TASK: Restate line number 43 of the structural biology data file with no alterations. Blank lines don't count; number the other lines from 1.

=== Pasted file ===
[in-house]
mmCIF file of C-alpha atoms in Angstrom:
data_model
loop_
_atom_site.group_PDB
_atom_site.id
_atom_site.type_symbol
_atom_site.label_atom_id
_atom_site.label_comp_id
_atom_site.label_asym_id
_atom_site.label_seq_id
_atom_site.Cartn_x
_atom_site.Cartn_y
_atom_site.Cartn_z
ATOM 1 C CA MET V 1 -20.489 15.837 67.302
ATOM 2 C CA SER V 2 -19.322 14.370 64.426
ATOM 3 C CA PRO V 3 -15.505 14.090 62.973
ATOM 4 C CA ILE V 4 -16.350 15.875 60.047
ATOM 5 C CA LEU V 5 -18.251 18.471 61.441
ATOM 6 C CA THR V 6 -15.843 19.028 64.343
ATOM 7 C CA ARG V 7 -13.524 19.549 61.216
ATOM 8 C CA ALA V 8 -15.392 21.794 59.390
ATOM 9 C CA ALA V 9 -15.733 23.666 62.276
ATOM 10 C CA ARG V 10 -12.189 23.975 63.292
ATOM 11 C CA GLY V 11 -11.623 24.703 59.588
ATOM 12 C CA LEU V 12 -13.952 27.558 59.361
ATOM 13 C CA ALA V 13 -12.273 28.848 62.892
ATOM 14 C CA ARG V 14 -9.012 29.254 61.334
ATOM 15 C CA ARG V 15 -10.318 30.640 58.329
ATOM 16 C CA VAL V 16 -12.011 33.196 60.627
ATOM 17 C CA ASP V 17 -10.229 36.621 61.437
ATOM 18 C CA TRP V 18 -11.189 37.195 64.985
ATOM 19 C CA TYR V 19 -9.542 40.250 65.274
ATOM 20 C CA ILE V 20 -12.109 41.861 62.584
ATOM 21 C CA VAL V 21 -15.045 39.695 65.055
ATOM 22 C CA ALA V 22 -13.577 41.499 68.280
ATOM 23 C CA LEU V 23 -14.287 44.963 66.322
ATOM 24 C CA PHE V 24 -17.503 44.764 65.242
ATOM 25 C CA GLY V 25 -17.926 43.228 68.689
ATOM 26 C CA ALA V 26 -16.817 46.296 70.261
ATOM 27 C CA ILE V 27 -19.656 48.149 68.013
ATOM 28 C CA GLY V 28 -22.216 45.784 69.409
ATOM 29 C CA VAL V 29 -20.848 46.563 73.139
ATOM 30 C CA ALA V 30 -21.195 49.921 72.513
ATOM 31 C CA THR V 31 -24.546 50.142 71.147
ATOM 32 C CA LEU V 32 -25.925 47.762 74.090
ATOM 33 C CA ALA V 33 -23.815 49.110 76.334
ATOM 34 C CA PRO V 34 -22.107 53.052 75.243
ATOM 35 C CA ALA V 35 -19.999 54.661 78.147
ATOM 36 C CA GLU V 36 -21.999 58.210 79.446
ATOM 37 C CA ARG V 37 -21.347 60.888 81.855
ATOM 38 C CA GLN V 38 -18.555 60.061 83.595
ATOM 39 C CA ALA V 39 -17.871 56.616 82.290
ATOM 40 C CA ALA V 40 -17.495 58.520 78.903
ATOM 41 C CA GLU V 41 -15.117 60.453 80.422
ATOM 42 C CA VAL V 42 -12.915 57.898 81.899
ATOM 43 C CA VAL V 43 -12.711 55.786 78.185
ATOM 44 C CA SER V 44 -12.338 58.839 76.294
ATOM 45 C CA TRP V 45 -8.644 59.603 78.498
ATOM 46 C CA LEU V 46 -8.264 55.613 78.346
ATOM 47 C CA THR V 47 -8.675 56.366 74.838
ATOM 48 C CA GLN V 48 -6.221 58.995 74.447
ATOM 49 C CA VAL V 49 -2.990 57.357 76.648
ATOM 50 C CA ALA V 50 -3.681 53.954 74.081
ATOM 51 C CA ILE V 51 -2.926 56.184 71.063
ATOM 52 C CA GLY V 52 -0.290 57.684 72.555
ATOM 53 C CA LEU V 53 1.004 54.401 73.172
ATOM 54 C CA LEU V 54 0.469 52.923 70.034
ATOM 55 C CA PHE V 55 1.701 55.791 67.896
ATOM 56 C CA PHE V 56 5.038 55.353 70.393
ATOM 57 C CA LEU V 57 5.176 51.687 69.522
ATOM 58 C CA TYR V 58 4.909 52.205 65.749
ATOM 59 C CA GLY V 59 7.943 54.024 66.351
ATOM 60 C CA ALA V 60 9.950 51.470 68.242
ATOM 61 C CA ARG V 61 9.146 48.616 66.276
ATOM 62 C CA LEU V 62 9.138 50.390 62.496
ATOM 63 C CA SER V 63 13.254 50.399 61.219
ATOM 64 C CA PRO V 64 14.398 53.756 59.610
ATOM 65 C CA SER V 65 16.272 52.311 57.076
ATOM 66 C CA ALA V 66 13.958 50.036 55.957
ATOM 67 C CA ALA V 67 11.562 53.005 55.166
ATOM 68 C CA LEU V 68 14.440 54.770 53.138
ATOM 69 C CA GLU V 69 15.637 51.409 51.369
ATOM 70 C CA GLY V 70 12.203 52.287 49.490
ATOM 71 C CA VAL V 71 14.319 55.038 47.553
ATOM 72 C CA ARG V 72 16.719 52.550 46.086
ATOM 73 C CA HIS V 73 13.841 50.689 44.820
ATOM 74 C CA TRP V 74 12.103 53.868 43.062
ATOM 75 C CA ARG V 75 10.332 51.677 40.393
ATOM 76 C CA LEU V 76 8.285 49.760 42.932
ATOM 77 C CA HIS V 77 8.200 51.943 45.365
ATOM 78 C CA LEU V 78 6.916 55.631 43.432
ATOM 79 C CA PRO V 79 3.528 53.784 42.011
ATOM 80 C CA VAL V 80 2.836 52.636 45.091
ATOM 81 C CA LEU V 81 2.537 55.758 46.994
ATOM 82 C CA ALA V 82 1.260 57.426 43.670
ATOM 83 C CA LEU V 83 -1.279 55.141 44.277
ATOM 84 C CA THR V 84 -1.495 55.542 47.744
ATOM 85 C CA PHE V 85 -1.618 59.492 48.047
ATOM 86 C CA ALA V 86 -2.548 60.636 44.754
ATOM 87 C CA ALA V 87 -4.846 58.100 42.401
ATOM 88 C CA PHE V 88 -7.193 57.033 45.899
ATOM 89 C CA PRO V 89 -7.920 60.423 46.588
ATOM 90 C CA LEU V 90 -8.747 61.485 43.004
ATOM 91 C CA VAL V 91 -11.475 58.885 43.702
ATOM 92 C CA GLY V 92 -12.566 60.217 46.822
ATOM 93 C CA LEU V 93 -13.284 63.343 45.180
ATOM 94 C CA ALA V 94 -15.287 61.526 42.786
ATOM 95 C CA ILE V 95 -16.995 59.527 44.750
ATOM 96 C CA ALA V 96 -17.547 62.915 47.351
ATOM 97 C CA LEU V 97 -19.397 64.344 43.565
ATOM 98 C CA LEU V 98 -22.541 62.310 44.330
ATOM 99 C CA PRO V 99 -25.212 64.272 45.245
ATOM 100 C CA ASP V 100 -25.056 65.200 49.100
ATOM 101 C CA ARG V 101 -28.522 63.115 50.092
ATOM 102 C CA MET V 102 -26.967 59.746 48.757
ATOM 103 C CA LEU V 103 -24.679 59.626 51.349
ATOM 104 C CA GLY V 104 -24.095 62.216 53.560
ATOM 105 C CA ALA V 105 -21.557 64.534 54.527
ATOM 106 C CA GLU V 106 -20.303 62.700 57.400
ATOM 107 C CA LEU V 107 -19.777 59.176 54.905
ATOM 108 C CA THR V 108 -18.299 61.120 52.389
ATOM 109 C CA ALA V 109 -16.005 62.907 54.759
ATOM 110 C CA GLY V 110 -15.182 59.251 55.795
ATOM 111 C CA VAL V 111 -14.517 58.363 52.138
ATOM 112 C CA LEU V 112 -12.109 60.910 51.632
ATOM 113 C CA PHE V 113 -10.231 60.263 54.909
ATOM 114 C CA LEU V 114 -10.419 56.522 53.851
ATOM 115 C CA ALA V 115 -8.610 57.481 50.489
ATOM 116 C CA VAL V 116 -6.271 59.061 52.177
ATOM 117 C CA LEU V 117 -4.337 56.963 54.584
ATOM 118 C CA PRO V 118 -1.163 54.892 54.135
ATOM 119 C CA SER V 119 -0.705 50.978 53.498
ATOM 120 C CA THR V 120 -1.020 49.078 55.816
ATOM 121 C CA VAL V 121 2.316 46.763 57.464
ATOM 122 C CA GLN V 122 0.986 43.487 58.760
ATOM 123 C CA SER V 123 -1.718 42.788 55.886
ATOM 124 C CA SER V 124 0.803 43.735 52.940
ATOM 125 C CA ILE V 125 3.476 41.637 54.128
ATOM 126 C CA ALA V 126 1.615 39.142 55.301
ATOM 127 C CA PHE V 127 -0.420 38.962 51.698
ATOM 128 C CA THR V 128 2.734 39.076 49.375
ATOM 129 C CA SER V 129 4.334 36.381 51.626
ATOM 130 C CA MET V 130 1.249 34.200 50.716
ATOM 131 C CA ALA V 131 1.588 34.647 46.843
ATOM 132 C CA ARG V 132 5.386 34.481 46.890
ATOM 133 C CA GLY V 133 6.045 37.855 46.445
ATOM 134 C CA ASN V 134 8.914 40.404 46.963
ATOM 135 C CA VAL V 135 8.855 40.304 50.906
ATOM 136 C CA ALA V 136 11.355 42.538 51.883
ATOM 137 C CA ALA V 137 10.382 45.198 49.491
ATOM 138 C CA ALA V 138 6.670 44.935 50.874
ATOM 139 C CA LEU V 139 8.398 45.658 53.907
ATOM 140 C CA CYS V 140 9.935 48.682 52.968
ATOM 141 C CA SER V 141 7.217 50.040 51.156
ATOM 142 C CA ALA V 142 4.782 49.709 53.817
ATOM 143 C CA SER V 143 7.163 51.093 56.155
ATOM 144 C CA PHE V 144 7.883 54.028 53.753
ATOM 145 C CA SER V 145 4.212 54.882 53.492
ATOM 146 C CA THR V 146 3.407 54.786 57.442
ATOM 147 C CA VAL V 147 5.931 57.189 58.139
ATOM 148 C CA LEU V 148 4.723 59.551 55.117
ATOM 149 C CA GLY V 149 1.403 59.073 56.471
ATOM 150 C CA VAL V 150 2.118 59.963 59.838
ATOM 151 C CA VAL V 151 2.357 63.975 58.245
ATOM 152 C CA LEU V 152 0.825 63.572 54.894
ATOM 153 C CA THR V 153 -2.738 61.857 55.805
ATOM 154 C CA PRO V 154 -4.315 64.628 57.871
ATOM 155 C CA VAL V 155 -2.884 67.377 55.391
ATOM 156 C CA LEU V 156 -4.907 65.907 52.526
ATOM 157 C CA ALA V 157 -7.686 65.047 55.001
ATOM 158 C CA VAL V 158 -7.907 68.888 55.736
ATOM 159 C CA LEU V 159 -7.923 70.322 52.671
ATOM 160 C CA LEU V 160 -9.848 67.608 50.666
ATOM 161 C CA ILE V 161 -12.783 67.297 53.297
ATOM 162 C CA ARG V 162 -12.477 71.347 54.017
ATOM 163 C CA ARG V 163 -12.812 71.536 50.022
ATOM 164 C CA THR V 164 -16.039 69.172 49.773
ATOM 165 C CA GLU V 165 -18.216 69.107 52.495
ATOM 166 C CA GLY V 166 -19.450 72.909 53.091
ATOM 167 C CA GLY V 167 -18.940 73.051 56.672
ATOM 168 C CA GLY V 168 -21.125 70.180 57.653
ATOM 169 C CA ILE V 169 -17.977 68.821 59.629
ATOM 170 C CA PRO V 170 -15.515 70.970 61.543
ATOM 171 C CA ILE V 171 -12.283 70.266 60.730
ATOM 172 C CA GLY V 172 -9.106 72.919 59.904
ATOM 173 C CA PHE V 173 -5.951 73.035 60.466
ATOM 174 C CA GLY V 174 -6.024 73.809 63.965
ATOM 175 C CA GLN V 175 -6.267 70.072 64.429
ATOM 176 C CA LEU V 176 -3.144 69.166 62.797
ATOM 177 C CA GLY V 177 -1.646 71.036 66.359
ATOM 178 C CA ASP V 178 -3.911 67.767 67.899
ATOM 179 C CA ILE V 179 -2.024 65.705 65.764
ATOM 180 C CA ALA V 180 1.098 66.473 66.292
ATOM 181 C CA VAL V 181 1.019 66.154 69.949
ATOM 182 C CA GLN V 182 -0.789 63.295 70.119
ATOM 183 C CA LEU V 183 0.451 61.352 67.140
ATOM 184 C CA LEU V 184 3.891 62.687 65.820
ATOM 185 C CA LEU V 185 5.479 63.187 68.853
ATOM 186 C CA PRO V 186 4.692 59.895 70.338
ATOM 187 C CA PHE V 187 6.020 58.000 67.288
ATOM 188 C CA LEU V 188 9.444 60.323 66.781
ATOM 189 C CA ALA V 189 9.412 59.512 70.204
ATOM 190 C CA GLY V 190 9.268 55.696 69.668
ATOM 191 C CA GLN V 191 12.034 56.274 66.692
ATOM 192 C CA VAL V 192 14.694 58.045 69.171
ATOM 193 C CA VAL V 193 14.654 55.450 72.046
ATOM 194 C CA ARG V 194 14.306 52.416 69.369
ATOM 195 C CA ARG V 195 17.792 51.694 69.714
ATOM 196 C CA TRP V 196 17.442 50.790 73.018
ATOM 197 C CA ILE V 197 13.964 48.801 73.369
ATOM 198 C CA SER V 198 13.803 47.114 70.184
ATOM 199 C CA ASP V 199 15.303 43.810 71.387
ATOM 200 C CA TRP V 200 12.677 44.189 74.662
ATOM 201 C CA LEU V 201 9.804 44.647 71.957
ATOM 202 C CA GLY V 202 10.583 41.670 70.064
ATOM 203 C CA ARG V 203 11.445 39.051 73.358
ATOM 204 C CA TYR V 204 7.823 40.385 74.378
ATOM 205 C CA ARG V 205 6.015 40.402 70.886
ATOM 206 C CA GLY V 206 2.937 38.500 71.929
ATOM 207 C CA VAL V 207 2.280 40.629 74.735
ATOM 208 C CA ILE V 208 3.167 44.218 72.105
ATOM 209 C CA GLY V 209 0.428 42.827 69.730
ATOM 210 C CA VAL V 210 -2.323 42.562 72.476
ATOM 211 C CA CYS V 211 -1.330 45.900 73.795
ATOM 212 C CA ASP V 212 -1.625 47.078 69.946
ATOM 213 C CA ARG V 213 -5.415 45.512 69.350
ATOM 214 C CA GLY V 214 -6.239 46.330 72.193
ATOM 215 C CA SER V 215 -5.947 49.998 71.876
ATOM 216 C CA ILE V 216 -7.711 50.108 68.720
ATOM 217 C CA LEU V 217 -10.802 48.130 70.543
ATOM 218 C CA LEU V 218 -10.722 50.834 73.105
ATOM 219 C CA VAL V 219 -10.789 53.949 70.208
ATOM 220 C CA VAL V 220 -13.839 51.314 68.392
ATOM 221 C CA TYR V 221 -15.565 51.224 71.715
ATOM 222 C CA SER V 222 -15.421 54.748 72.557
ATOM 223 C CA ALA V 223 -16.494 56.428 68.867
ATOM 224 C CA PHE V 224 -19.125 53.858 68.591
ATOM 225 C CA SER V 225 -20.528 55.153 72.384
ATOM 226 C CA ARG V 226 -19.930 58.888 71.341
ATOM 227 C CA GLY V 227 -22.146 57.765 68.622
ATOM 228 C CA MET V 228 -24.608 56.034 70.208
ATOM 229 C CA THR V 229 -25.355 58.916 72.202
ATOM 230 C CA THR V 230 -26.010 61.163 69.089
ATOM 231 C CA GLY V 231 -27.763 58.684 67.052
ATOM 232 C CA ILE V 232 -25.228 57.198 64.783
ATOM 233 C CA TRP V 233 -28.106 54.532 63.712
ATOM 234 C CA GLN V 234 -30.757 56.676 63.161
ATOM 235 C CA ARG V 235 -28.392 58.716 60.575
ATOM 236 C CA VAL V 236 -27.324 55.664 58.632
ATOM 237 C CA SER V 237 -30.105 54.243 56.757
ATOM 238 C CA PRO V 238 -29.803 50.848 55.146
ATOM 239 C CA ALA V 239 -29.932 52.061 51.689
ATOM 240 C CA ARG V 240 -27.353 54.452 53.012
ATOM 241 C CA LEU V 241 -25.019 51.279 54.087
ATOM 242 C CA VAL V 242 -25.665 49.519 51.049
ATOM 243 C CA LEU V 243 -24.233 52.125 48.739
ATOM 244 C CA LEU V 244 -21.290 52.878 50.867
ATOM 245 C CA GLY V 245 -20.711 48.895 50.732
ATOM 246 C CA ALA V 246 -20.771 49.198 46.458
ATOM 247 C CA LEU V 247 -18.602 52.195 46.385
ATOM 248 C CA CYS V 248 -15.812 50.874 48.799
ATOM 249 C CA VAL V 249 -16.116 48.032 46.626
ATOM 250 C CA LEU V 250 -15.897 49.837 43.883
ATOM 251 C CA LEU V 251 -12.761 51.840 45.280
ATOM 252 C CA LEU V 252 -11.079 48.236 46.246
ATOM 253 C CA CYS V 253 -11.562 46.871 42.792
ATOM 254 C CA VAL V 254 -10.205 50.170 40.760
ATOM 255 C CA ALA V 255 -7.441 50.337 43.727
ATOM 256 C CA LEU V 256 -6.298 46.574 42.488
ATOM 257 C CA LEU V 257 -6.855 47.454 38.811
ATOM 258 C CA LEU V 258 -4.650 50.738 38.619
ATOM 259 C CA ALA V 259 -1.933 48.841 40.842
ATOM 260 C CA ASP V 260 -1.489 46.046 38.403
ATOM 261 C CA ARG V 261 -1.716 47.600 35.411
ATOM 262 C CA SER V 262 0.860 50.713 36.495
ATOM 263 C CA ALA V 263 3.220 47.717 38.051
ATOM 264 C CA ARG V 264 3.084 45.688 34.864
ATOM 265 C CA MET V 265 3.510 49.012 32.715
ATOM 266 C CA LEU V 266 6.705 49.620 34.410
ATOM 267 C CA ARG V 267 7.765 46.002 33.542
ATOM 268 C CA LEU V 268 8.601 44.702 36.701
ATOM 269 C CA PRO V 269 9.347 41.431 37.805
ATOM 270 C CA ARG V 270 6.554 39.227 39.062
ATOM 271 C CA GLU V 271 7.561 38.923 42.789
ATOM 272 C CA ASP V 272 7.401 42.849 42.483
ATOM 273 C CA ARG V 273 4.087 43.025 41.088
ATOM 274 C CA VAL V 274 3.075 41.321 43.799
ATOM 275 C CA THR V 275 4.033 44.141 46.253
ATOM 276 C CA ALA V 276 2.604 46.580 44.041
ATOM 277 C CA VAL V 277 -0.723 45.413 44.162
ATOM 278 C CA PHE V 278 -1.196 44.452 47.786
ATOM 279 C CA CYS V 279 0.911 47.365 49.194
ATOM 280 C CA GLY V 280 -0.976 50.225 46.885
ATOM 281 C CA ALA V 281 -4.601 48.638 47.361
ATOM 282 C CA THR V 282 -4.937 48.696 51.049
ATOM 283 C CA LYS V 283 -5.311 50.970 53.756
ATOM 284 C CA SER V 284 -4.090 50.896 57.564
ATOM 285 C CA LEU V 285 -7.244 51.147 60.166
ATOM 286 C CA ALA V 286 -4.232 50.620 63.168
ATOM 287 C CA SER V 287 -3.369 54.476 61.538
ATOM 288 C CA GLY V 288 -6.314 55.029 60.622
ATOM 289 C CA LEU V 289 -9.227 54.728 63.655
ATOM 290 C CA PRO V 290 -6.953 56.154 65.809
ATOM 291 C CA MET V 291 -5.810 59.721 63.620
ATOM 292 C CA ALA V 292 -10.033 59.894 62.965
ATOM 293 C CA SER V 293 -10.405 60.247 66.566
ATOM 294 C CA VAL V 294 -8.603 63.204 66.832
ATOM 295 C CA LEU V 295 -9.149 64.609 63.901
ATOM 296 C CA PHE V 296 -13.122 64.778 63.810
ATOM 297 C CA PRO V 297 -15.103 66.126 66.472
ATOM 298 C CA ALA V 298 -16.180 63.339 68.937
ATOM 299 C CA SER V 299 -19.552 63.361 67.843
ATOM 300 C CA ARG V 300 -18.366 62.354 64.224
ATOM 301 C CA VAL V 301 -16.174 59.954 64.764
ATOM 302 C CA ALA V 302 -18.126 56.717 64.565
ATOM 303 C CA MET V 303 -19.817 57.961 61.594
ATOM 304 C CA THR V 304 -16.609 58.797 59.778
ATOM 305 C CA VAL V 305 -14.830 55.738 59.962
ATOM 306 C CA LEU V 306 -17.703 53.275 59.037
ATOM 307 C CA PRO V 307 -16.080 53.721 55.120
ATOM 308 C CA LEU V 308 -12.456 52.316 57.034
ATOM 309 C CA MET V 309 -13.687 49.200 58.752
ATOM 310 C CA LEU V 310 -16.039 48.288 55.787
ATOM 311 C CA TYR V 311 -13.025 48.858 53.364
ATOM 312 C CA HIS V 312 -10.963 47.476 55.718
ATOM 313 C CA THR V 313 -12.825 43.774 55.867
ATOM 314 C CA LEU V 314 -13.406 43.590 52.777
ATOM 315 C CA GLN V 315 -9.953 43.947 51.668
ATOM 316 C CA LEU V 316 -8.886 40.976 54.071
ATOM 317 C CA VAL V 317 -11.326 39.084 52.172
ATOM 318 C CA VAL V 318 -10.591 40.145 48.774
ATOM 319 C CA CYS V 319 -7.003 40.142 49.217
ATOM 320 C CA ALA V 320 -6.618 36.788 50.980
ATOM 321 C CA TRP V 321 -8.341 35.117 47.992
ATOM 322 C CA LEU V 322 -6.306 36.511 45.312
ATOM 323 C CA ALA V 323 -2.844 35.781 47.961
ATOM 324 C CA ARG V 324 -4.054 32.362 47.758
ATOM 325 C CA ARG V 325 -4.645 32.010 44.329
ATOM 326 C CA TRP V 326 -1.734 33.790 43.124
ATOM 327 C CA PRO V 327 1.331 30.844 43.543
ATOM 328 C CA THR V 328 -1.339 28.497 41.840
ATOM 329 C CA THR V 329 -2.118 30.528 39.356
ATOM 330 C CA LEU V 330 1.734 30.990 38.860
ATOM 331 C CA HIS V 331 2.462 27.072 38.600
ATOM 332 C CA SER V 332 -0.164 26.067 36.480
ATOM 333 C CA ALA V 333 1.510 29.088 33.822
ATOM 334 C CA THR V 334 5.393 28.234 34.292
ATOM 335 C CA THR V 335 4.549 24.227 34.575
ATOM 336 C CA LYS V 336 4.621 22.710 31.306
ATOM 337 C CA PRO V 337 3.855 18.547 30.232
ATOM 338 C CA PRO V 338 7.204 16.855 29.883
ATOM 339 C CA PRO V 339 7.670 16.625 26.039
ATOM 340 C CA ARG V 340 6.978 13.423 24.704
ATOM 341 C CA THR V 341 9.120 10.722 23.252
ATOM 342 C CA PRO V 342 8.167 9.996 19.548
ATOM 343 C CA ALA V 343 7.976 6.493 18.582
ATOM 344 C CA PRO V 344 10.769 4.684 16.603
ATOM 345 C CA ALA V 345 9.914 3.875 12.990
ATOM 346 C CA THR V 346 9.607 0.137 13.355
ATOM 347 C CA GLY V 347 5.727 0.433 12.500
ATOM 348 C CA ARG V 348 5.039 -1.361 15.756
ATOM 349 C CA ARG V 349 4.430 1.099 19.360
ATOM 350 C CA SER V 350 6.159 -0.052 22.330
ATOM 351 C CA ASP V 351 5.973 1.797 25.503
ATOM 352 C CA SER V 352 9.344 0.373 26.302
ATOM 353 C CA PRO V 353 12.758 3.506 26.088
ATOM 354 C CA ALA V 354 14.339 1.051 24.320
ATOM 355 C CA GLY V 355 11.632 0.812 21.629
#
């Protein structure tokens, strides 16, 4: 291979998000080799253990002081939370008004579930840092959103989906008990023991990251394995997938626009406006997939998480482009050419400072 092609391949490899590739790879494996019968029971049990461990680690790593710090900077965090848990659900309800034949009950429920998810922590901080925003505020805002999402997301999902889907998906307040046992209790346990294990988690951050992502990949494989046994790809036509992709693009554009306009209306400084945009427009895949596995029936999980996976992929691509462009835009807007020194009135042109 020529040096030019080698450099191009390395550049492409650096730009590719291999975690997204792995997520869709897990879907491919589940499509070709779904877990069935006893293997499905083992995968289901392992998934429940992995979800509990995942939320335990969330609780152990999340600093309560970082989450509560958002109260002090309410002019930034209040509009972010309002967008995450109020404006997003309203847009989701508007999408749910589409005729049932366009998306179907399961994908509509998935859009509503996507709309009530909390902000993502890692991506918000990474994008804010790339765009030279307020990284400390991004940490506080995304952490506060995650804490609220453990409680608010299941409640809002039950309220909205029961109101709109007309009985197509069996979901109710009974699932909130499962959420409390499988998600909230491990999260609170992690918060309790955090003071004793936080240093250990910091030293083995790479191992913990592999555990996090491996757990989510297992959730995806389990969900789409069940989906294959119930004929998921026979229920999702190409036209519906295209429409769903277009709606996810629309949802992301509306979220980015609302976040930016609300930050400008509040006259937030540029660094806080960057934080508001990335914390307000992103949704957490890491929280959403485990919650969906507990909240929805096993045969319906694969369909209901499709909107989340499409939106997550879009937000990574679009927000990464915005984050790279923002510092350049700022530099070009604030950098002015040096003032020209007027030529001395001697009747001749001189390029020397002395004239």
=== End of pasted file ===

ATOM 29 C CA VAL V 29 -20.848 46.563 73.139